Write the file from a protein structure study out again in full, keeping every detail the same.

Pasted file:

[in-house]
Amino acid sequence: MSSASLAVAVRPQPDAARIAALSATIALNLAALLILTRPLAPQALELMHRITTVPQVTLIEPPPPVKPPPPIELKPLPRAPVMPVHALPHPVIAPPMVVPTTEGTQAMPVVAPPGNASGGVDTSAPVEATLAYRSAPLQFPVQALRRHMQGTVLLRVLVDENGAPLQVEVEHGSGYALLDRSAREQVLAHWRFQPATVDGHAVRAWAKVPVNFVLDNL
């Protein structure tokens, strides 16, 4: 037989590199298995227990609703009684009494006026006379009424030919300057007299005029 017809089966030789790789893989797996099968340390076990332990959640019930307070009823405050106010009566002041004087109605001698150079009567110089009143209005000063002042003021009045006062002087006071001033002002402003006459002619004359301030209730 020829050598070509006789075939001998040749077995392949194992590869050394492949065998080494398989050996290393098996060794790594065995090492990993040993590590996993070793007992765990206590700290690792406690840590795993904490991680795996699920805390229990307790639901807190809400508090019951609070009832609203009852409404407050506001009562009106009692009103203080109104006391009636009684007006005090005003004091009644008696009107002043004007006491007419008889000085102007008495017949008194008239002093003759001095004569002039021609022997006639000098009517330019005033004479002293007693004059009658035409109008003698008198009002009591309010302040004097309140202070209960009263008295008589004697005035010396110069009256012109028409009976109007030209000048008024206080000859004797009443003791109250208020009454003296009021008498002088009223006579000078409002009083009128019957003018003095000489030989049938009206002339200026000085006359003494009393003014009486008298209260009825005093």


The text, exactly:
[in-house]
Amino acid sequence: MSSASLAVAVRPQPDAARIAALSATIALNLAALLILTRPLAPQALELMHRITTVPQVTLIEPPPPVKPPPPIELKPLPRAPVMPVHALPHPVIAPPMVVPTTEGTQAMPVVAPPGNASGGVDTSAPVEATLAYRSAPLQFPVQALRRHMQGTVLLRVLVDENGAPLQVEVEHGSGYALLDRSAREQVLAHWRFQPATVDGHAVRAWAKVPVNFVLDNL
């Protein structure tokens, strides 16, 4: 037989590199298995227990609703009684009494006026006379009424030919300057007299005029 017809089966030789790789893989797996099968340390076990332990959640019930307070009823405050106010009566002041004087109605001698150079009567110089009143209005000063002042003021009045006062002087006071001033002002402003006459002619004359301030209730 020829050598070509006789075939001998040749077995392949194992590869050394492949065998080494398989050996290393098996060794790594065995090492990993040993590590996993070793007992765990206590700290690792406690840590795993904490991680795996699920805390229990307790639901807190809400508090019951609070009832609203009852409404407050506001009562009106009692009103203080109104006391009636009684007006005090005003004091009644008696009107002043004007006491007419008889000085102007008495017949008194008239002093003759001095004569002039021609022997006639000098009517330019005033004479002293007693004059009658035409109008003698008198009002009591309010302040004097309140202070209960009263008295008589004697005035010396110069009256012109028409009976109007030209000048008024206080000859004797009443003791109250208020009454003296009021008498002088009223006579000078409002009083009128019957003018003095000489030989049938009206002339200026000085006359003494009393003014009486008298209260009825005093």